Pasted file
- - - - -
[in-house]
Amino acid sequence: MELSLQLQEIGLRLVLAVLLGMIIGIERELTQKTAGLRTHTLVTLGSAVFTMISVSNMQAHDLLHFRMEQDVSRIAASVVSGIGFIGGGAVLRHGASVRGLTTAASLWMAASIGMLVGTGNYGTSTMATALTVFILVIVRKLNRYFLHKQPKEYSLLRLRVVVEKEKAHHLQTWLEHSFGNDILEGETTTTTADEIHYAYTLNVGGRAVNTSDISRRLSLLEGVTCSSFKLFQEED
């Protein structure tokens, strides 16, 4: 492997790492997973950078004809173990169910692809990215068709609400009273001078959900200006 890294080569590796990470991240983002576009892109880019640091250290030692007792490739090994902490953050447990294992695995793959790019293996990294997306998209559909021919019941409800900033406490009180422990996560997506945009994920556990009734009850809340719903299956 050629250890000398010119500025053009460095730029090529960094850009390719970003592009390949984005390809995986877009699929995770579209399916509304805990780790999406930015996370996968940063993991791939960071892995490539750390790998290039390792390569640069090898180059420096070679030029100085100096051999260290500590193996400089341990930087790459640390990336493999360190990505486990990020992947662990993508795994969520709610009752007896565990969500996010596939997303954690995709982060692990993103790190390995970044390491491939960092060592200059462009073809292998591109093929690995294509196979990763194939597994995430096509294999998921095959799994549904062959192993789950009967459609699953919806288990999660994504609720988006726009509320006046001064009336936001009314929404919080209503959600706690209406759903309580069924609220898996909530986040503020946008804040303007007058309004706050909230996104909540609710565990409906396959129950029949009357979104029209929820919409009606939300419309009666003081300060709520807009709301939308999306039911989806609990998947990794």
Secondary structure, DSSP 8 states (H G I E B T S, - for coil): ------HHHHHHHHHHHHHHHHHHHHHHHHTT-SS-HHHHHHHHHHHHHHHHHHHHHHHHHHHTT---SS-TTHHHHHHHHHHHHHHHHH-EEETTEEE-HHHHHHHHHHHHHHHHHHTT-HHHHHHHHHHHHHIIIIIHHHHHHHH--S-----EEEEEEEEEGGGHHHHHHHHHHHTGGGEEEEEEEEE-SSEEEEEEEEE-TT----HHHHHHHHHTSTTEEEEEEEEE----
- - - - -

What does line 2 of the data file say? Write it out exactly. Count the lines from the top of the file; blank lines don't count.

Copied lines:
Amino acid sequence: MELSLQLQEIGLRLVLAVLLGMIIGIERELTQKTAGLRTHTLVTLGSAVFTMISVSNMQAHDLLHFRMEQDVSRIAASVVSGIGFIGGGAVLRHGASVRGLTTAASLWMAASIGMLVGTGNYGTSTMATALTVFILVIVRKLNRYFLHKQPKEYSLLRLRVVVEKEKAHHLQTWLEHSFGNDILEGETTTTTADEIHYAYTLNVGGRAVNTSDISRRLSLLEGVTCSSFKLFQEED